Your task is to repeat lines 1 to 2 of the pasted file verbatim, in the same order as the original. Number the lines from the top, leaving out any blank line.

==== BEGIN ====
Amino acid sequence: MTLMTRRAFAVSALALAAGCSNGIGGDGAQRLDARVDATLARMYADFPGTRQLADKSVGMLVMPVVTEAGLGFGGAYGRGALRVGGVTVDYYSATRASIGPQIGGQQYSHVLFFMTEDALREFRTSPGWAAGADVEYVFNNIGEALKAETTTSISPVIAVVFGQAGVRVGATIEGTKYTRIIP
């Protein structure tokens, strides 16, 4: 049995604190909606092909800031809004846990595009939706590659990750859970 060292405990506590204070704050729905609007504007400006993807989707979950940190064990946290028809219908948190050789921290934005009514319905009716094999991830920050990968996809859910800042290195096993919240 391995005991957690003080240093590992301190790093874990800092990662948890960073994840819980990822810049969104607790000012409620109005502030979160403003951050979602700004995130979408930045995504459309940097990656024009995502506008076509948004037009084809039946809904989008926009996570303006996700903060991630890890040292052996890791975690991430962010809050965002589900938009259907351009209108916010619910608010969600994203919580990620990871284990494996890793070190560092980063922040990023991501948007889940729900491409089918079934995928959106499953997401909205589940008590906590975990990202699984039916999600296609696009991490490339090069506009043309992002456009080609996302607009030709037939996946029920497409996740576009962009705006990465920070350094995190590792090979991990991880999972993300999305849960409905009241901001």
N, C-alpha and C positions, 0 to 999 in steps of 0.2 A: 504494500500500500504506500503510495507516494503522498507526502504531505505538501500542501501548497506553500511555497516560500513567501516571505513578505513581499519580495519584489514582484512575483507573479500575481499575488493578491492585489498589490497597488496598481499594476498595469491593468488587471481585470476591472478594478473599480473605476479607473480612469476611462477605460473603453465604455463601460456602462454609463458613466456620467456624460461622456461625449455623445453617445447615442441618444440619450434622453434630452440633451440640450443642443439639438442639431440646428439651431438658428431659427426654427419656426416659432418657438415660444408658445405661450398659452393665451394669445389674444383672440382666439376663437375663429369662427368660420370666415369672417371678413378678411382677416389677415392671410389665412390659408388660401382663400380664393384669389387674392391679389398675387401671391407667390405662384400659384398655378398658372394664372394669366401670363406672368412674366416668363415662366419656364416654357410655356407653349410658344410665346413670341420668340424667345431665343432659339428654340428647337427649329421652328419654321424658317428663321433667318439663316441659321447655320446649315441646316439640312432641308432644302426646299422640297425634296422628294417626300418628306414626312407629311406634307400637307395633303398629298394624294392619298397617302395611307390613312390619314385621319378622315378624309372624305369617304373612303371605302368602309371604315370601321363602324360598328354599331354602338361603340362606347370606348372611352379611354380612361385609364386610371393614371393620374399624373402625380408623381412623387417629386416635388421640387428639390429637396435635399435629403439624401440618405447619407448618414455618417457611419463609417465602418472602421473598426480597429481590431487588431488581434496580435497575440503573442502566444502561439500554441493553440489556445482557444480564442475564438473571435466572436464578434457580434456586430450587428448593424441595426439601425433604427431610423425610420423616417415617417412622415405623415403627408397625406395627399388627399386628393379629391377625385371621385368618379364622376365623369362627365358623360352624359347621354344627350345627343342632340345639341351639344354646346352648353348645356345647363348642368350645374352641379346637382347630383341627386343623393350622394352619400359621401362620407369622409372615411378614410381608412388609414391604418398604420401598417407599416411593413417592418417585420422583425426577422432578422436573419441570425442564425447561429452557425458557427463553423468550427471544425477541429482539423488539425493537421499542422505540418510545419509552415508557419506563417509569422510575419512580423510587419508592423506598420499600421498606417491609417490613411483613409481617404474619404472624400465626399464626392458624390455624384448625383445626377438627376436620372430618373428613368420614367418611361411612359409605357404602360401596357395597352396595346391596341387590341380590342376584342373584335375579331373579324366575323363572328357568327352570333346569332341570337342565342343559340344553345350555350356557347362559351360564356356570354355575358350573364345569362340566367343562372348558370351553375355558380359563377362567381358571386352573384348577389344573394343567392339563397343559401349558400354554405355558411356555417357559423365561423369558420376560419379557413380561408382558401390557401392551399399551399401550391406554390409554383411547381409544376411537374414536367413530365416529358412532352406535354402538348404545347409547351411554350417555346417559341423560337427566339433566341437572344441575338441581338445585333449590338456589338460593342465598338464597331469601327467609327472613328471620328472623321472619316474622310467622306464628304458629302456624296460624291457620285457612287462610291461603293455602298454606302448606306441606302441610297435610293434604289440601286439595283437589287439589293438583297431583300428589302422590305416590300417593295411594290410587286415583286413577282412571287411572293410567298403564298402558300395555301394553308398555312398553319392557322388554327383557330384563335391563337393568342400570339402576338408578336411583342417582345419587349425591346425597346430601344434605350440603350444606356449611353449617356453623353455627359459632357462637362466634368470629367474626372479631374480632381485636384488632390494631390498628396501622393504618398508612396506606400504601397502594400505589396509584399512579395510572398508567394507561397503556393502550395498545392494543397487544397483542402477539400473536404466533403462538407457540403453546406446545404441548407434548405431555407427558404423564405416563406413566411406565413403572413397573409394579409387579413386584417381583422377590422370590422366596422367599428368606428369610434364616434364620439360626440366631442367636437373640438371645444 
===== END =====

Amino acid sequence: MTLMTRRAFAVSALALAAGCSNGIGGDGAQRLDARVDATLARMYADFPGTRQLADKSVGMLVMPVVTEAGLGFGGAYGRGALRVGGVTVDYYSATRASIGPQIGGQQYSHVLFFMTEDALREFRTSPGWAAGADVEYVFNNIGEALKAETTTSISPVIAVVFGQAGVRVGATIEGTKYTRIIP
């Protein structure tokens, strides 16, 4: 049995604190909606092909800031809004846990595009939706590659990750859970 060292405990506590204070704050729905609007504007400006993807989707979950940190064990946290028809219908948190050789921290934005009514319905009716094999991830920050990968996809859910800042290195096993919240 391995005991957690003080240093590992301190790093874990800092990662948890960073994840819980990822810049969104607790000012409620109005502030979160403003951050979602700004995130979408930045995504459309940097990656024009995502506008076509948004037009084809039946809904989008926009996570303006996700903060991630890890040292052996890791975690991430962010809050965002589900938009259907351009209108916010619910608010969600994203919580990620990871284990494996890793070190560092980063922040990023991501948007889940729900491409089918079934995928959106499953997401909205589940008590906590975990990202699984039916999600296609696009991490490339090069506009043309992002456009080609996302607009030709037939996946029920497409996740576009962009705006990465920070350094995190590792090979991990991880999972993300999305849960409905009241901001």